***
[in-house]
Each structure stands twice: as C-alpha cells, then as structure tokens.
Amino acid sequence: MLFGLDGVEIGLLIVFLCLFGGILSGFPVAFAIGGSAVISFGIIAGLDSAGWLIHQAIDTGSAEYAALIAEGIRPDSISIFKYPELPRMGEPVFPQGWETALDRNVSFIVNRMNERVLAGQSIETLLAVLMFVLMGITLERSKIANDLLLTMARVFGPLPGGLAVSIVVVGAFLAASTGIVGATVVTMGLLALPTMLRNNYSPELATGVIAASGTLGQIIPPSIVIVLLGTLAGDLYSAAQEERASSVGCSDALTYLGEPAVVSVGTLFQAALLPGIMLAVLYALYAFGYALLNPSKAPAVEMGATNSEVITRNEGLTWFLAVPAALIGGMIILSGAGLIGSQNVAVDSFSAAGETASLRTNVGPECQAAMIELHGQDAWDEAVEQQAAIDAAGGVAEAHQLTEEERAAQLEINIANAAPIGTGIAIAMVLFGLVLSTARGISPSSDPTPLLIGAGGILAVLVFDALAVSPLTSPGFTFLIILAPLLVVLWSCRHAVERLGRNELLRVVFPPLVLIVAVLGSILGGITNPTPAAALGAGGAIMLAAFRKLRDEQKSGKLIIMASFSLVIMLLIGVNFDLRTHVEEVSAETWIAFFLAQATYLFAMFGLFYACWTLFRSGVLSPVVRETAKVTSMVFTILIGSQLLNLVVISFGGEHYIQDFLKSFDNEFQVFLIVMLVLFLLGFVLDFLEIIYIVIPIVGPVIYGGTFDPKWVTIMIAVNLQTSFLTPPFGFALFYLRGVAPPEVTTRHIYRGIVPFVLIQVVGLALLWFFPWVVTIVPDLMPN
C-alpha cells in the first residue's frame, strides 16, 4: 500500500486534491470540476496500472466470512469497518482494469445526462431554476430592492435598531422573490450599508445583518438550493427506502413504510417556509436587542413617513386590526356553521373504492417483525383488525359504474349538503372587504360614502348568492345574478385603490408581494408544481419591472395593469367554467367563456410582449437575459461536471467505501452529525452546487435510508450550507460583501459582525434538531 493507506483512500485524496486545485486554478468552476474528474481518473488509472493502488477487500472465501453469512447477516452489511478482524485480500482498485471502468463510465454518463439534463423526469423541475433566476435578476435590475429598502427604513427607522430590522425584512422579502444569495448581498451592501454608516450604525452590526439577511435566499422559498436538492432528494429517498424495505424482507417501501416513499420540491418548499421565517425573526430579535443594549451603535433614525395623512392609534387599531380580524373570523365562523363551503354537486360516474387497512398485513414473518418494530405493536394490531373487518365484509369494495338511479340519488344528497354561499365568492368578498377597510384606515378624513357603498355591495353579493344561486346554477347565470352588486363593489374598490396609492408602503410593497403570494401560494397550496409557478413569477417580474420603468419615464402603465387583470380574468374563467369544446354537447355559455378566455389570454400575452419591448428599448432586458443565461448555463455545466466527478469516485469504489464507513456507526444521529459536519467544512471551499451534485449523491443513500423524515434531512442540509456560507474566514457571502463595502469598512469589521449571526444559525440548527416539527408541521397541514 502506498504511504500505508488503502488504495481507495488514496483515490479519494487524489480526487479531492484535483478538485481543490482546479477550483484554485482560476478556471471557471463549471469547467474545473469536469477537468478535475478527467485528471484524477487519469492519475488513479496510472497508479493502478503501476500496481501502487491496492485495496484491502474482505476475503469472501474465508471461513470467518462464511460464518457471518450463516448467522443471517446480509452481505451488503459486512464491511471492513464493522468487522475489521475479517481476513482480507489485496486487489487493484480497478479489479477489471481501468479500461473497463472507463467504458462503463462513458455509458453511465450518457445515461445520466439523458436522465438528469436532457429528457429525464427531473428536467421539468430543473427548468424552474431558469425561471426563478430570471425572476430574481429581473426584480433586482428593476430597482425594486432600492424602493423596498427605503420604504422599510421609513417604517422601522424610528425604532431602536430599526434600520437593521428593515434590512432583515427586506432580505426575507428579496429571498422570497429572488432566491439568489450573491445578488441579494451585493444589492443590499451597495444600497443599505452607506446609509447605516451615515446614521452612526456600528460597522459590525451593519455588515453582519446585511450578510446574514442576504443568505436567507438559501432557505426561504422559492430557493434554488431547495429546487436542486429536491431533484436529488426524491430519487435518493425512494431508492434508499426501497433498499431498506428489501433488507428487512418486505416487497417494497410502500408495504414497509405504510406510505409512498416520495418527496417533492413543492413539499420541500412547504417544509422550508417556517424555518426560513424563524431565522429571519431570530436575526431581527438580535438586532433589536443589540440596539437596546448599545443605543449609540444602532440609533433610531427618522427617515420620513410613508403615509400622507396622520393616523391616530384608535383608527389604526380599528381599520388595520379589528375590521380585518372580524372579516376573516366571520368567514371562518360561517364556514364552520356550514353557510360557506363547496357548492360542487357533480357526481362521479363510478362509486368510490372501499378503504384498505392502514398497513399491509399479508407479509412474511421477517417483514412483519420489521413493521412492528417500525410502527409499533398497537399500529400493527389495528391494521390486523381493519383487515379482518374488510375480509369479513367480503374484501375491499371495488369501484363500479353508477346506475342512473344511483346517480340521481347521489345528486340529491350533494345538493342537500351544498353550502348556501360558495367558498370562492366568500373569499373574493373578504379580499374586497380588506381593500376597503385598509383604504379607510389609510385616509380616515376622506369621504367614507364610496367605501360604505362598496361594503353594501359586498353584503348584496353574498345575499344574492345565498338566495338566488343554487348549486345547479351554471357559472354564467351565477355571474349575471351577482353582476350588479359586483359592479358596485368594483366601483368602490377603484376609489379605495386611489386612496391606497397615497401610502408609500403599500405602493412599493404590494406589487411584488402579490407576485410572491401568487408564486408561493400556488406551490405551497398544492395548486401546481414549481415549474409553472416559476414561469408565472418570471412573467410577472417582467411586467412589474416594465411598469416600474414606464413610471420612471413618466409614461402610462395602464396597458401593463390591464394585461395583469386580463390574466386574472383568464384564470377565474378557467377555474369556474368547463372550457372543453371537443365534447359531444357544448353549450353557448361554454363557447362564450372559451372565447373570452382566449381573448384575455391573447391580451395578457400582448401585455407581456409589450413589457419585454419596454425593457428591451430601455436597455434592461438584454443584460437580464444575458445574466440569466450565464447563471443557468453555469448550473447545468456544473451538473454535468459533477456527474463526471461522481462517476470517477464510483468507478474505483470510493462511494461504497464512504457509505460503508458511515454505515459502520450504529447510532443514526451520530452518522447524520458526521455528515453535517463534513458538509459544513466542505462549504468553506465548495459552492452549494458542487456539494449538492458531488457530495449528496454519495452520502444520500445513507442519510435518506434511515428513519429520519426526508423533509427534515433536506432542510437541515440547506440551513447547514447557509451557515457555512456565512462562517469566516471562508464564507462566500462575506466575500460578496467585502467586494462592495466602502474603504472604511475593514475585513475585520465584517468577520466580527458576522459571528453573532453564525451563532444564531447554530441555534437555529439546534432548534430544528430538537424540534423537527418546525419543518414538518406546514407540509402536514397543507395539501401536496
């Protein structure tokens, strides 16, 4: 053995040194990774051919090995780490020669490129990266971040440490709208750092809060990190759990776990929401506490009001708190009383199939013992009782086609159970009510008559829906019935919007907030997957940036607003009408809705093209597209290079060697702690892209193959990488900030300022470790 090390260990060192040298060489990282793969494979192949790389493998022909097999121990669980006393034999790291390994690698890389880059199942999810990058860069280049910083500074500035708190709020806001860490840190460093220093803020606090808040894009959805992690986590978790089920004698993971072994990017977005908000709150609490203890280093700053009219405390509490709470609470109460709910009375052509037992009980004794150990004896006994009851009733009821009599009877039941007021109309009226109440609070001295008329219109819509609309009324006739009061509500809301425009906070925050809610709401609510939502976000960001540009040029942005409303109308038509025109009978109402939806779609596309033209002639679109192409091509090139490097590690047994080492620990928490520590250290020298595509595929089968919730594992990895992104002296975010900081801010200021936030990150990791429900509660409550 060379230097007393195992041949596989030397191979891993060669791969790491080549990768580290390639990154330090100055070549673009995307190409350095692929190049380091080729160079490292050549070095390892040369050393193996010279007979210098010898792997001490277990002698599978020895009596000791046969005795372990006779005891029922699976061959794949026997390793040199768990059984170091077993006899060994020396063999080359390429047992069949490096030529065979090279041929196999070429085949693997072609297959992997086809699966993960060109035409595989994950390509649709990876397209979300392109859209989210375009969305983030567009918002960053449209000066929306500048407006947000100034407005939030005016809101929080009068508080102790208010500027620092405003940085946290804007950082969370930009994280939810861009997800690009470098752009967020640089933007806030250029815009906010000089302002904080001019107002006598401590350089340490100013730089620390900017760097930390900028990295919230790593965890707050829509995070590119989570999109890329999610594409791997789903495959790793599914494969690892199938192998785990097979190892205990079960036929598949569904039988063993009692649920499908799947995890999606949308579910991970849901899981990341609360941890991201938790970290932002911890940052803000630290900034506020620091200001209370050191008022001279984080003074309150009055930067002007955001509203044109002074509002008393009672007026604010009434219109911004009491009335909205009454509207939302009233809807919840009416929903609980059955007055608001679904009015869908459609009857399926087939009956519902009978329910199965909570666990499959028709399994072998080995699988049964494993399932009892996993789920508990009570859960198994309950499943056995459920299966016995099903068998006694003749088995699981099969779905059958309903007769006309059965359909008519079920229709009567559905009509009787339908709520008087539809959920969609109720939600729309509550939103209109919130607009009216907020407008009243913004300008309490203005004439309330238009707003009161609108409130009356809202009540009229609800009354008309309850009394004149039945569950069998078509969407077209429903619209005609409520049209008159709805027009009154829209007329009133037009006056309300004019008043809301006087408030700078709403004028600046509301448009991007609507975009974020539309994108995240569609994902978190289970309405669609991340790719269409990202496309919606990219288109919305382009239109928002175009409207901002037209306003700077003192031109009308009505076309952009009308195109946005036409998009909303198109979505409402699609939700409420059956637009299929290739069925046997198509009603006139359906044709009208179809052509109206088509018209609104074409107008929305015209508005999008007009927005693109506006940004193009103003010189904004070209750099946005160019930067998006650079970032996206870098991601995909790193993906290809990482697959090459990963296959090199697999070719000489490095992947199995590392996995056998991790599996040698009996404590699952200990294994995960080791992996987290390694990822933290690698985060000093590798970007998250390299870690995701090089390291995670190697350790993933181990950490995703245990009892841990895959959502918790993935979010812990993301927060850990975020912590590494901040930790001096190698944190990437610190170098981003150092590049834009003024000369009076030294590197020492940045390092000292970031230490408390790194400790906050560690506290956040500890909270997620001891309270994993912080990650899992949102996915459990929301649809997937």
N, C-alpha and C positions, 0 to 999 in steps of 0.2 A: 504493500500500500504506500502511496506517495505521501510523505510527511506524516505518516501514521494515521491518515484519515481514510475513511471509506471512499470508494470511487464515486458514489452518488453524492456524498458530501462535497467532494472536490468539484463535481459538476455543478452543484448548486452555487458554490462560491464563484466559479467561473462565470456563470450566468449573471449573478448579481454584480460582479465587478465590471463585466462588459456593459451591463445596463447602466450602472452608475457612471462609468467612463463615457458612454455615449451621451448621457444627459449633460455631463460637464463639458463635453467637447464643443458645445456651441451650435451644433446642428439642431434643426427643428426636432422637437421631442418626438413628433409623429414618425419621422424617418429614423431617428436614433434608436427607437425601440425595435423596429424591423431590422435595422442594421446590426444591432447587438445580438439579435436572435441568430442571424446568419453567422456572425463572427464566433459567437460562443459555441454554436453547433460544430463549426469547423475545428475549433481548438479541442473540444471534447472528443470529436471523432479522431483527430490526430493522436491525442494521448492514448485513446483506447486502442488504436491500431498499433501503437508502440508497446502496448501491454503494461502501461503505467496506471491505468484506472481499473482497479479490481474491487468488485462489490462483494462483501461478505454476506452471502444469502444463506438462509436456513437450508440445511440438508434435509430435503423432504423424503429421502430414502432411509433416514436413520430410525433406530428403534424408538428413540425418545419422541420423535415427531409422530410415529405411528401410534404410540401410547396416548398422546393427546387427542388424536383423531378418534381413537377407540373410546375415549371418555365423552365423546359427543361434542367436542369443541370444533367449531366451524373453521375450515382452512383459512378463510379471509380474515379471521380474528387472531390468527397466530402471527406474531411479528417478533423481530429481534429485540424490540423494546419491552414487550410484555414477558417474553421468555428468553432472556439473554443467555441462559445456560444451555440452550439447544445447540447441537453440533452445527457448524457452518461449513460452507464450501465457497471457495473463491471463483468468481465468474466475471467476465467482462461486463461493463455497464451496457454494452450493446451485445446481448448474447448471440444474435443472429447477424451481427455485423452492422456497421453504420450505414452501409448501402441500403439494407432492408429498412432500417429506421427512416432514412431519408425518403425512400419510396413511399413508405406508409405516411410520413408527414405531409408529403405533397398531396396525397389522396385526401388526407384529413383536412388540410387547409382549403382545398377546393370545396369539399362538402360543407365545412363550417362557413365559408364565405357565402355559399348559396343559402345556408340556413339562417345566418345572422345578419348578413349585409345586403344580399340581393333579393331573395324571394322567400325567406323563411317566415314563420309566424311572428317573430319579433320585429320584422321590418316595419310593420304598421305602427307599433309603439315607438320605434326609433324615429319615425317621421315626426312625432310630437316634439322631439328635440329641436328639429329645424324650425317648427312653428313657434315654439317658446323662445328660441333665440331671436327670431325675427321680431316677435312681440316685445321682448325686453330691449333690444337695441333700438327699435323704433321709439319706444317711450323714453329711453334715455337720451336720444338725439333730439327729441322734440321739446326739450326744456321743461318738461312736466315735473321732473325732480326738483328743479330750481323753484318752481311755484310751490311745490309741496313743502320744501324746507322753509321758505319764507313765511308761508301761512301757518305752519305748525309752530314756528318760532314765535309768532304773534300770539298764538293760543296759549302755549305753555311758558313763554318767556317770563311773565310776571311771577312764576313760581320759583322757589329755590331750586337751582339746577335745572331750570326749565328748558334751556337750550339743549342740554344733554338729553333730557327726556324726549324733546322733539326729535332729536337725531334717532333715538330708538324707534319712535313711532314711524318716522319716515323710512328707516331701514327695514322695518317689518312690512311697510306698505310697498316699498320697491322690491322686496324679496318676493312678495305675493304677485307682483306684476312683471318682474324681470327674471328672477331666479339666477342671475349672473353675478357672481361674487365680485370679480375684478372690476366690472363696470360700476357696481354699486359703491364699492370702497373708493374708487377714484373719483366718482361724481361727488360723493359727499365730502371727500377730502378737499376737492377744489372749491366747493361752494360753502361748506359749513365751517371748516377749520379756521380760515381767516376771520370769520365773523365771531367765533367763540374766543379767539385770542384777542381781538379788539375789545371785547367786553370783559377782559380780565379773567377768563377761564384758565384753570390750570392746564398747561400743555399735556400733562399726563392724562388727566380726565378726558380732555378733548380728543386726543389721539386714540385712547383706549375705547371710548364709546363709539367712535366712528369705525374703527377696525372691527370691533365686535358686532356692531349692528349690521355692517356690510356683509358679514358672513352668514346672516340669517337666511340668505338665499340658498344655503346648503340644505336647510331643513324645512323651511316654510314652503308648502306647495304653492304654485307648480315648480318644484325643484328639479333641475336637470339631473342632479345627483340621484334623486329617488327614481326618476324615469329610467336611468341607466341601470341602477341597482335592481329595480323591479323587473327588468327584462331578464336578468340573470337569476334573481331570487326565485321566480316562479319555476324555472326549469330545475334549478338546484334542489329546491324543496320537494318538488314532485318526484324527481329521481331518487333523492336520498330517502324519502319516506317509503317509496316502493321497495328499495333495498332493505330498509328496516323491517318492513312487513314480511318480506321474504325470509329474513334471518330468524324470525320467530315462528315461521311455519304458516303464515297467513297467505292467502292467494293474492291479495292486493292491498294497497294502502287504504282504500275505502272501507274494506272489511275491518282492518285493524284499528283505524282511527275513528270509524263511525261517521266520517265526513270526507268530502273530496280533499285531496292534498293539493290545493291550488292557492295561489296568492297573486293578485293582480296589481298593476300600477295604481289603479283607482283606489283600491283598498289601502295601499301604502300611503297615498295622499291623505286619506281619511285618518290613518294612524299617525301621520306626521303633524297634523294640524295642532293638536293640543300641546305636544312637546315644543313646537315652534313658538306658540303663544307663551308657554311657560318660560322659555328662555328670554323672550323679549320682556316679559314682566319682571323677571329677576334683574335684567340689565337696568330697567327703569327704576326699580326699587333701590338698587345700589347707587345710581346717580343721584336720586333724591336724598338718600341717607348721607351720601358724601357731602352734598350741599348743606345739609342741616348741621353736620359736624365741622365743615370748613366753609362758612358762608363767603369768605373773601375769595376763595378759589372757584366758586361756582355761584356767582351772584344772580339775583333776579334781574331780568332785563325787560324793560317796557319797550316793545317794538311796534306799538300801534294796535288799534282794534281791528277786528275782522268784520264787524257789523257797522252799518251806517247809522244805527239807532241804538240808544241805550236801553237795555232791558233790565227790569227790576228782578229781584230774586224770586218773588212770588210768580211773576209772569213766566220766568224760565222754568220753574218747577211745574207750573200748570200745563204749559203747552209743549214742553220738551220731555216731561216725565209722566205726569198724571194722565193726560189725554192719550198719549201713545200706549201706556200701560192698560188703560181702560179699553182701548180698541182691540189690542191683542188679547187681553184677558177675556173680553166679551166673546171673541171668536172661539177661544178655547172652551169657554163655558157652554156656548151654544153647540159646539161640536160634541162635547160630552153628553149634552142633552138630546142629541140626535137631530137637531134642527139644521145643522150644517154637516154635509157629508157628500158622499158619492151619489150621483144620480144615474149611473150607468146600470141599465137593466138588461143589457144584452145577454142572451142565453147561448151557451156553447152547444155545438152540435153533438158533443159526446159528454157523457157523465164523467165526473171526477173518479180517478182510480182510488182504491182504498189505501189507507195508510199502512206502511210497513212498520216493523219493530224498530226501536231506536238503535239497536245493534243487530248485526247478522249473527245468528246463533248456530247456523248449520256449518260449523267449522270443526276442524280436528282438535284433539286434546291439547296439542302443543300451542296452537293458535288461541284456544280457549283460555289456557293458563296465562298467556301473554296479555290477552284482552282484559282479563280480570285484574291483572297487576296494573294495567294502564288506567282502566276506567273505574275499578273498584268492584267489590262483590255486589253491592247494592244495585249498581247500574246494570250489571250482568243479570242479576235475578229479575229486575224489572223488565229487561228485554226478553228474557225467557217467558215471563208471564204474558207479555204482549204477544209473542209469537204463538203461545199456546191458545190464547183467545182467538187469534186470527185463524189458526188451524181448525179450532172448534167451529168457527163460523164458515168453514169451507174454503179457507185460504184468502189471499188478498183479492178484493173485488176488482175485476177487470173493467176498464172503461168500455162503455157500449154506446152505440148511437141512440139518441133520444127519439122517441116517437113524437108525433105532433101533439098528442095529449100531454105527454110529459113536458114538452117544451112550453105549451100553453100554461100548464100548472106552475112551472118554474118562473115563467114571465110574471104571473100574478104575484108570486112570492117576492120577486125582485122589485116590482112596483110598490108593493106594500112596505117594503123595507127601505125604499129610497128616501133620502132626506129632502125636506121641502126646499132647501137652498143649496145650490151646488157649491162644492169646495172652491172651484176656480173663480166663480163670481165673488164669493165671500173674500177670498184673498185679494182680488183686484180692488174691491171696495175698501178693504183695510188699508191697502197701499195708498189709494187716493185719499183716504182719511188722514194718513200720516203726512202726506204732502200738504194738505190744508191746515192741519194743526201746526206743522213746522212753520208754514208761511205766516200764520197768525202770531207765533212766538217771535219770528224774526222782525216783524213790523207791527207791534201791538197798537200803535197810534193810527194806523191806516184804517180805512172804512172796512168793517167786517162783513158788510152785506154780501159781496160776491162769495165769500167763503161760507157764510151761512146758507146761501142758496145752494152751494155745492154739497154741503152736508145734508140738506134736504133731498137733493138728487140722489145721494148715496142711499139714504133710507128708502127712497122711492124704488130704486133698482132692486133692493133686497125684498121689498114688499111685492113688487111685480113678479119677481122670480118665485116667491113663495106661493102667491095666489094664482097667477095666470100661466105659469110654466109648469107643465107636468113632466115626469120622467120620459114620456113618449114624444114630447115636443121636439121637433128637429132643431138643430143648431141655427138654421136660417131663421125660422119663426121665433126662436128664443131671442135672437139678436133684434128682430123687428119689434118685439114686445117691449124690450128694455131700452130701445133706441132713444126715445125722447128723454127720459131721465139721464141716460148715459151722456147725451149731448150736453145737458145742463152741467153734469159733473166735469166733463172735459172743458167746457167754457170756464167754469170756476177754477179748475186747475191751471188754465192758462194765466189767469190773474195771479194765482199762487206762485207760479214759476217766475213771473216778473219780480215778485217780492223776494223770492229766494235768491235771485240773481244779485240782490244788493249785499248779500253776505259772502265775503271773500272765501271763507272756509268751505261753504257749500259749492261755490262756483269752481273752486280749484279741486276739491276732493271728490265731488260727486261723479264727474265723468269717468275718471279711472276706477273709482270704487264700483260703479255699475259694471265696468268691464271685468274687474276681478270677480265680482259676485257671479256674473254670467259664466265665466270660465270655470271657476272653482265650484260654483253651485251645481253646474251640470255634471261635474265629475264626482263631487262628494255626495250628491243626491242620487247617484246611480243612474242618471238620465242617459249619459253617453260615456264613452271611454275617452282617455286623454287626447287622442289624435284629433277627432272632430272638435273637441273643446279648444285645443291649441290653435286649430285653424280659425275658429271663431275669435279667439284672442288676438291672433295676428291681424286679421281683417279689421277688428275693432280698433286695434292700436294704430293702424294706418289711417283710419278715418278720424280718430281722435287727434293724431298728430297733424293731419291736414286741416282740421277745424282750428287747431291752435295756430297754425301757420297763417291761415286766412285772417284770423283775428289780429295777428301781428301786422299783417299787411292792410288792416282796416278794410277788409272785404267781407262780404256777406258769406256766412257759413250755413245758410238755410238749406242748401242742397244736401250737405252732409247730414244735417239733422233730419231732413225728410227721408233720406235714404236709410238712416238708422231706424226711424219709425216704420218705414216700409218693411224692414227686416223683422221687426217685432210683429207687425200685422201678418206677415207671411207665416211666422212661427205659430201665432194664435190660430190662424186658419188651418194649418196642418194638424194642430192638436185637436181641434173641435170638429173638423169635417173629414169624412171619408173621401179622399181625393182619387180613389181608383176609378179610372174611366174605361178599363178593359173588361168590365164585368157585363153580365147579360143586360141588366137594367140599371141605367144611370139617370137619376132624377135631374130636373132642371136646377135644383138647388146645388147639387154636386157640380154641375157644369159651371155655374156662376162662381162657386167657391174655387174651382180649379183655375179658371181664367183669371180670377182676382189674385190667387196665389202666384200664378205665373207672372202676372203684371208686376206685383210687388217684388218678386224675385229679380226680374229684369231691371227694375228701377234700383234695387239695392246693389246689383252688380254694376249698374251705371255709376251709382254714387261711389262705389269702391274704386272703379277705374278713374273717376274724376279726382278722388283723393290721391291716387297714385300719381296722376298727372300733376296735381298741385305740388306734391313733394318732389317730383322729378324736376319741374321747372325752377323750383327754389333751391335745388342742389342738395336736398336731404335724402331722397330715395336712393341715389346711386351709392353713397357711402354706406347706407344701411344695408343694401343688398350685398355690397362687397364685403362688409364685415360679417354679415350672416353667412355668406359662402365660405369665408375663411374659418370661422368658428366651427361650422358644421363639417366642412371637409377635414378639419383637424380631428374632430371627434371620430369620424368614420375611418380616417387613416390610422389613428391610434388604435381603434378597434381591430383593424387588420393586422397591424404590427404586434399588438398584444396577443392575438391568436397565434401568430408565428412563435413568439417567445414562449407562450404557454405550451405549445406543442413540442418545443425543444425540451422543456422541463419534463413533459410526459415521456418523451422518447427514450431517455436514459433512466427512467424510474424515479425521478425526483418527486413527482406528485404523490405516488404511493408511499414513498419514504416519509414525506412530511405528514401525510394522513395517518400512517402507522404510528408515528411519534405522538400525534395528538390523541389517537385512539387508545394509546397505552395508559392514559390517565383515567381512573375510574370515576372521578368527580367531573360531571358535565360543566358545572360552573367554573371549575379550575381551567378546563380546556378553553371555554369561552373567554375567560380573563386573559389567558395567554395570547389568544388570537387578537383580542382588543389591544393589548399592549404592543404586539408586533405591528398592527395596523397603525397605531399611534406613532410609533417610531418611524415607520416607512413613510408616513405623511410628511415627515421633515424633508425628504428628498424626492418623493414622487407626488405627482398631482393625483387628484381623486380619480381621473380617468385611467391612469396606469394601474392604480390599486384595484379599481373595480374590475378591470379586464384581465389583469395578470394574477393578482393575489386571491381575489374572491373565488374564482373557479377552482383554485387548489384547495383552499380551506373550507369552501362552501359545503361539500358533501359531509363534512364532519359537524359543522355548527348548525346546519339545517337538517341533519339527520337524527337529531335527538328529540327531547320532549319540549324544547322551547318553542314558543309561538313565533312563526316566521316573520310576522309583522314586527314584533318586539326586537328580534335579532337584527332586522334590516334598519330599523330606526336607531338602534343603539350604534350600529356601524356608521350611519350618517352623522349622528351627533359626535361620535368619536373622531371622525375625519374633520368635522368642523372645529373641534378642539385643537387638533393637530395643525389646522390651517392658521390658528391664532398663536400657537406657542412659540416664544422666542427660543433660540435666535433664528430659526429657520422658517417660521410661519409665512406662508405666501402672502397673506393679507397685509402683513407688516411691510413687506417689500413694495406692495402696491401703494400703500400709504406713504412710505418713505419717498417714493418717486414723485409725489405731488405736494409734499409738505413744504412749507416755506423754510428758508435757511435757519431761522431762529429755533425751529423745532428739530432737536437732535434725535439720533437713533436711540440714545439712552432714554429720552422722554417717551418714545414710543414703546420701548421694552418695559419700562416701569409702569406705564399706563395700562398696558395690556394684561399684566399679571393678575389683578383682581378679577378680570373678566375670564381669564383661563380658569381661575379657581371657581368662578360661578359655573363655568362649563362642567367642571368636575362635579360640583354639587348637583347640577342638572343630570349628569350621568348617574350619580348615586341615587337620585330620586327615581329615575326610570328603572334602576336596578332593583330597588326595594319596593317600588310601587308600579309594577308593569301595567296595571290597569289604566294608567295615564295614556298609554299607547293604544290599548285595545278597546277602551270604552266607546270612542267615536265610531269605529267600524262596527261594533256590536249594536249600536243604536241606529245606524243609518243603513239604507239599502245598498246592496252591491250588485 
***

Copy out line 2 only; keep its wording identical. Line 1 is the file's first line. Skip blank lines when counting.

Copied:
Each structure stands twice: as C-alpha cells, then as structure tokens.